What colour is live wire? What do the different cable colours mean? Find out more in our wiring colours guide.
Reviewed by Shane Jaconelli, Technical Interaction Engineer (January 2021)
Wiring Colours in the UK
In 2006, the wiring colour designations within the UK were harmonised with countries in mainland Europe to fulfil the specification of international standard IEC 60446.
The standardisation of UK wiring colours was also covered in the second amendment of the 17th edition BS7671 Wiring Regulations for consistency and the avoidance of confusion. Wiring inspections are recommended in order to identify any deterioration and ensure compliance with the internationally recognised regulations.
Below are the old colours of UK wiring:
Green and yellow (earth)
You should also note that prior to 1977, the earth wire was green.
If you would like to learn more about the current UK electrical wiring standards and BS 7671, you can visit our comprehensiveelectrical wiring regulations guide.
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Wiring Colour Codes
Wiring colour code changes mean that fixed mains-powered and electrical cable (following the introduction of new wiring) and any flexible cabling now feature identical colour wires. The blue wire also referred to as the neutral wire, has the function of transferring electricity away from the appliance. The brown wire, otherwise known as the live wire, transfers electricity to the appliance. The combination of these wires is referred to as a circuit. You should be aware that some properties have old wiring, which should be regularly checked by an electrician to ensure that it remains in good working order. The need for replacement will be entirely dependent on the safety of the wiring.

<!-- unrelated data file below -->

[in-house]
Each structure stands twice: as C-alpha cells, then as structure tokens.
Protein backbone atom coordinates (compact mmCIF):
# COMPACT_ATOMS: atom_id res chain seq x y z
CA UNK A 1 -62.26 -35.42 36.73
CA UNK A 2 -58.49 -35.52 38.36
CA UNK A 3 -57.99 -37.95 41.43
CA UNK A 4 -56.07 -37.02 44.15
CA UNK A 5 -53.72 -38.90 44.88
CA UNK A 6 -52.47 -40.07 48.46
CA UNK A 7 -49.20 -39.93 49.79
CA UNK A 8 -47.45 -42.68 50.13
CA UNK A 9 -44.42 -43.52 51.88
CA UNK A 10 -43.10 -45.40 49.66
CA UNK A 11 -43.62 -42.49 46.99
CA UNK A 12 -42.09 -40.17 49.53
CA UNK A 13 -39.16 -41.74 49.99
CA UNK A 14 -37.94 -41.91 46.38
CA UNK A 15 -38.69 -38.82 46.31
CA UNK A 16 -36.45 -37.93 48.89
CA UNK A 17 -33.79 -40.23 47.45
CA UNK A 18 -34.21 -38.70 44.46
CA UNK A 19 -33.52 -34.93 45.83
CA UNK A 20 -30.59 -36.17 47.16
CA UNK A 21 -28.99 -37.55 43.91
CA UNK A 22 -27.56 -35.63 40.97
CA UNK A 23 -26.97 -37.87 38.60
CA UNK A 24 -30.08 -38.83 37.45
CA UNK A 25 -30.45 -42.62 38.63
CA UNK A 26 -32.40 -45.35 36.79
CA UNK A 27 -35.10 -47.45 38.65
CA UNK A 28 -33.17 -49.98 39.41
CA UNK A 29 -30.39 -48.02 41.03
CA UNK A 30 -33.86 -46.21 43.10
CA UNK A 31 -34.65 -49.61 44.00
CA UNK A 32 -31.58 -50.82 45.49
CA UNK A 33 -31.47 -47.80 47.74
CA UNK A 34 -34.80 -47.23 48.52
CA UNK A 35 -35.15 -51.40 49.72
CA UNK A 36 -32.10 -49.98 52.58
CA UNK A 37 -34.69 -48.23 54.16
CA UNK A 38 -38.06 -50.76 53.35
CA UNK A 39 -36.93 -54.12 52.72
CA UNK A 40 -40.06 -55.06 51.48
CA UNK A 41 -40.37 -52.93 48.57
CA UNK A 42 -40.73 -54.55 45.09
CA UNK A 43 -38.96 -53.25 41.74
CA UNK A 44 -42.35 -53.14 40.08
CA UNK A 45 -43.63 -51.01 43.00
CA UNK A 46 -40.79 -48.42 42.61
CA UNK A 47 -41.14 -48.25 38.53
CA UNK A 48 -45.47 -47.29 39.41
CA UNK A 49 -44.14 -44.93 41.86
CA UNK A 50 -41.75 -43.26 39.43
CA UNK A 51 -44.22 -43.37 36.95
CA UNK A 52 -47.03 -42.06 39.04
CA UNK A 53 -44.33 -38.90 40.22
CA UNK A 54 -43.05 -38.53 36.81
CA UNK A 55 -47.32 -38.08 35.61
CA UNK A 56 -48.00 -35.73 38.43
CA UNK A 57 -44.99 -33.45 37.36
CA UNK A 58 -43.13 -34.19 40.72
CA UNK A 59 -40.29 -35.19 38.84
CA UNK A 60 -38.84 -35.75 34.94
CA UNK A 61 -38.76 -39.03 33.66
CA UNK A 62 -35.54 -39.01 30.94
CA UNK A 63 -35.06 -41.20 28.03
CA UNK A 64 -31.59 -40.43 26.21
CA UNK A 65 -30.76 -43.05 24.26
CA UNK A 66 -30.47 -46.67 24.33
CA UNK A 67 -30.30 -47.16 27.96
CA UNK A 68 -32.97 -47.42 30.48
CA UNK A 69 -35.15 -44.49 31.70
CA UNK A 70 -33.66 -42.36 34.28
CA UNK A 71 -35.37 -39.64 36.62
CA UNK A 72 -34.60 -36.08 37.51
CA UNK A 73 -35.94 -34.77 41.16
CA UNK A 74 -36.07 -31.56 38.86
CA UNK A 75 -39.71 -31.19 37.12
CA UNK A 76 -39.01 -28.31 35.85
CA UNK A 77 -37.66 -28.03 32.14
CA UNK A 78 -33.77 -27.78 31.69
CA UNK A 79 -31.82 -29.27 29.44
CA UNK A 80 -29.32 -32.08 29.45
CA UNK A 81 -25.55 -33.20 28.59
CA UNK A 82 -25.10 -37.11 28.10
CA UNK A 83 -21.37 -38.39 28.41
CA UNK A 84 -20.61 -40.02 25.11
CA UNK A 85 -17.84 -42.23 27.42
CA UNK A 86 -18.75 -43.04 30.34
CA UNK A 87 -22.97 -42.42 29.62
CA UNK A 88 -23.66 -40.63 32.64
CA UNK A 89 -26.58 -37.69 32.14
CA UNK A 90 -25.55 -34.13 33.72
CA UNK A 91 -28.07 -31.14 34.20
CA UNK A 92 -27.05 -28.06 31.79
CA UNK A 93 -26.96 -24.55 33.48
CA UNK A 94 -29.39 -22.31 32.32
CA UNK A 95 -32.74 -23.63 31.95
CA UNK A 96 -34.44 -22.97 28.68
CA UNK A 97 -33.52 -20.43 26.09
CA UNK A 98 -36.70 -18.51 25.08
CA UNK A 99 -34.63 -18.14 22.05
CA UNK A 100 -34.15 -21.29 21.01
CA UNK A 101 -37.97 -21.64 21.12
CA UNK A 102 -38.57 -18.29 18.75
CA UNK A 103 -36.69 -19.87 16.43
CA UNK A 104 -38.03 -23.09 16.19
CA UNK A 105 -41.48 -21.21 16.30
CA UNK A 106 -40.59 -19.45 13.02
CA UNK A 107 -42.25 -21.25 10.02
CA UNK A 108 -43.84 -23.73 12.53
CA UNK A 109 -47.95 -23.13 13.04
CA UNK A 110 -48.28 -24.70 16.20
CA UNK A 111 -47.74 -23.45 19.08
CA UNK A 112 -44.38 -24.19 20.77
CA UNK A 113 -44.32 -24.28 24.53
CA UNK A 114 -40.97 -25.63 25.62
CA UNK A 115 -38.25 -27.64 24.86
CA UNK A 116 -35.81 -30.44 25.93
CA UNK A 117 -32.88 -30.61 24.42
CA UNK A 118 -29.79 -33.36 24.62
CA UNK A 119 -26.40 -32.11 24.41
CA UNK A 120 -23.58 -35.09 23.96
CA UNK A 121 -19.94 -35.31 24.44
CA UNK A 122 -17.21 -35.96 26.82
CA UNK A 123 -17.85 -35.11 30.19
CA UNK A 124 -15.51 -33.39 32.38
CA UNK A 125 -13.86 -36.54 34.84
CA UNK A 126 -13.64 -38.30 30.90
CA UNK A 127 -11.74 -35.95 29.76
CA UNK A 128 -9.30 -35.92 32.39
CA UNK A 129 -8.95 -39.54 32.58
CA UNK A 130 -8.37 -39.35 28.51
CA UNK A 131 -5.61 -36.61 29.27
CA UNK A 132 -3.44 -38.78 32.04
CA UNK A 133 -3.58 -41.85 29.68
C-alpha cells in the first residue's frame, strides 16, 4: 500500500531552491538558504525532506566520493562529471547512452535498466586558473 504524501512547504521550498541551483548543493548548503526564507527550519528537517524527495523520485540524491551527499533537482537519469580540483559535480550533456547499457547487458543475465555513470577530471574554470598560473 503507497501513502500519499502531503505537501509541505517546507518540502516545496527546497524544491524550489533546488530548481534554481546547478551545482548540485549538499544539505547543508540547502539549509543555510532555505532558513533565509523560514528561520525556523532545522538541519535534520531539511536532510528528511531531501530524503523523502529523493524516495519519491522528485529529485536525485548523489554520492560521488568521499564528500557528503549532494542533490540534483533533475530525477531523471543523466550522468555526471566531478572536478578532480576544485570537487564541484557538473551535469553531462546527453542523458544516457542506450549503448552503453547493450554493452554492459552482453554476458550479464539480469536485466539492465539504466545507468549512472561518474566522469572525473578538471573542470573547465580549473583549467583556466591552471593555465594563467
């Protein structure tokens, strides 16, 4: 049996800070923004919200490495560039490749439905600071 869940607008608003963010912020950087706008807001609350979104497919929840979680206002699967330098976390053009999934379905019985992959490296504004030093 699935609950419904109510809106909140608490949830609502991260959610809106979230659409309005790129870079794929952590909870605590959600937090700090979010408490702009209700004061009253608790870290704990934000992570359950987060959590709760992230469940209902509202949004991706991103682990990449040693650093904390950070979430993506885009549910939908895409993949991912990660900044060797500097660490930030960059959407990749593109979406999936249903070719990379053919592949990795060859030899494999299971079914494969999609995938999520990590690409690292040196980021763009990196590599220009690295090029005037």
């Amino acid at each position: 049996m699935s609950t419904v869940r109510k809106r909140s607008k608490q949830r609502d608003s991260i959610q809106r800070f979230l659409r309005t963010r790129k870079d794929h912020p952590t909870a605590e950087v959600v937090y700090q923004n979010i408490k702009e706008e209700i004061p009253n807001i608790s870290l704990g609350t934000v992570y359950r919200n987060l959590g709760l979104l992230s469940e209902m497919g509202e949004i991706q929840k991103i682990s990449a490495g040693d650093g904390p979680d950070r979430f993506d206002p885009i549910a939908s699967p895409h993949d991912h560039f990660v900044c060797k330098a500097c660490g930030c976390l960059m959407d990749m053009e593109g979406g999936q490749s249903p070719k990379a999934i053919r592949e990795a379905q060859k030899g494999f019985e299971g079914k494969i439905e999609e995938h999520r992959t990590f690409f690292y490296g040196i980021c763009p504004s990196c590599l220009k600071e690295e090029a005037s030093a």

The green and yellow wire is also referred to as the earth wire and has a key safety function. Electricity being transferred around any property will always take the path of least resistance to the earth. Damage to live or neutral wires could increase the risk of electrocution as the electricity may pass through the human body along its earthing path. However, this is prevented by the green and yellow earth wire as it effectively earths the electrical appliance.
Warning signage should be present to indicate fixed wires and cables of mixed colours and/or installations featuring circuits. This warning should be very clearly designated on either the fuse board, circuit breaker, distribution board, or consumer unit.
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UK Wiring Colours
During a new installation, the electrician should attach appropriately-coloured insulation, sheathes, or sleeving to the different wires to enable easy identification of the corresponding wiring. As previously mentioned, the old-style black neutral wiring has been replaced with blue. Similarly, red live wiring is now brown. If there is any mixing of old and new wiring colours, then the cables should be clearly marked with the relevant colour codes to prevent the incorrect application of the phase and neutral.
Somecable varietiesin the UK have similar colouring to mains wiring.As an example, TV aerial cables don’t carry any voltage but do have the same brown colour as the live mains cabling. It is also common to find black wire or cabling trailing behind the TV. This is the same colour as the old neutral wire. However, if there is any doubt, you should arrange for a professional electrician to carry out an inspection to ensure safety.
It is also important to be aware of the difference between single and three-phase wiring. The single-phase connection is formed of two wires, with the three-phase variety being formed of three or four wires. The single-phase connection allows for the relatively easy balancing of electrical loads via the network. Due to the increased power generation, the three-phase connection is better suited to connection within workplaces featuring a variety of electrical machines and equipment. You can identify either the two or three-phase connection by counting the wires connected with the electrical service panel.